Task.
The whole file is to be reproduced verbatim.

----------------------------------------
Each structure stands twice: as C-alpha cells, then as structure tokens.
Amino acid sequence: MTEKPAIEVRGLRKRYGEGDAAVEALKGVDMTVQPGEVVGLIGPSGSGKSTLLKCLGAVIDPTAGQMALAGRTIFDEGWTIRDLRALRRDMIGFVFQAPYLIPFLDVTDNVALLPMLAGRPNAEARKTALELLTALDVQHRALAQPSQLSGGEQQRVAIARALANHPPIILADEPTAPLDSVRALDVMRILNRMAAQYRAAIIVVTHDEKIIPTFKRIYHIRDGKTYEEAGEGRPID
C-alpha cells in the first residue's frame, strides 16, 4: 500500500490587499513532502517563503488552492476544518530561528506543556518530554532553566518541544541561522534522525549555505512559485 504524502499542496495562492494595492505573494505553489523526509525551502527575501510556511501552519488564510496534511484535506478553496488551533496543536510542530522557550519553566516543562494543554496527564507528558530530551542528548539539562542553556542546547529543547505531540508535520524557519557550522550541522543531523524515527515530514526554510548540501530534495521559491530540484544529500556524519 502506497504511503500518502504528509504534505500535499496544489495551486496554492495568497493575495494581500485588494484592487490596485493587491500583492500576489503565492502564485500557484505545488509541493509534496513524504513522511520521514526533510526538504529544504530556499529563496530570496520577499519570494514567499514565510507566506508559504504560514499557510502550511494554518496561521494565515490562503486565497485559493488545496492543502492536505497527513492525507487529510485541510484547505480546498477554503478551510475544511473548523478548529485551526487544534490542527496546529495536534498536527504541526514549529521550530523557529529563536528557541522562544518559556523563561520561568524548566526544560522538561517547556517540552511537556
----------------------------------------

Each structure stands twice: as C-alpha cells, then as structure tokens.
Amino acid sequence: MTEKPAIEVRGLRKRYGEGDAAVEALKGVDMTVQPGEVVGLIGPSGSGKSTLLKCLGAVIDPTAGQMALAGRTIFDEGWTIRDLRALRRDMIGFVFQAPYLIPFLDVTDNVALLPMLAGRPNAEARKTALELLTALDVQHRALAQPSQLSGGEQQRVAIARALANHPPIILADEPTAPLDSVRALDVMRILNRMAAQYRAAIIVVTHDEKIIPTFKRIYHIRDGKTYEEAGEGRPID
C-alpha cells in the first residue's frame, strides 16, 4: 500500500490587499513532502517563503488552492476544518530561528506543556518530554532553566518541544541561522534522525549555505512559485 504524502499542496495562492494595492505573494505553489523526509525551502527575501510556511501552519488564510496534511484535506478553496488551533496543536510542530522557550519553566516543562494543554496527564507528558530530551542528548539539562542553556542546547529543547505531540508535520524557519557550522550541522543531523524515527515530514526554510548540501530534495521559491530540484544529500556524519 502506497504511503500518502504528509504534505500535499496544489495551486496554492495568497493575495494581500485588494484592487490596485493587491500583492500576489503565492502564485500557484505545488509541493509534496513524504513522511520521514526533510526538504529544504530556499529563496530570496520577499519570494514567499514565510507566506508559504504560514499557510502550511494554518496561521494565515490562503486565497485559493488545496492543502492536505497527513492525507487529510485541510484547505480546498477554503478551510475544511473548523478548529485551526487544534490542527496546529495536534498536527504541526514549529521550530523557529529563536528557541522562544518559556523563561520561568524548566526544560522538561517547556517540552511537556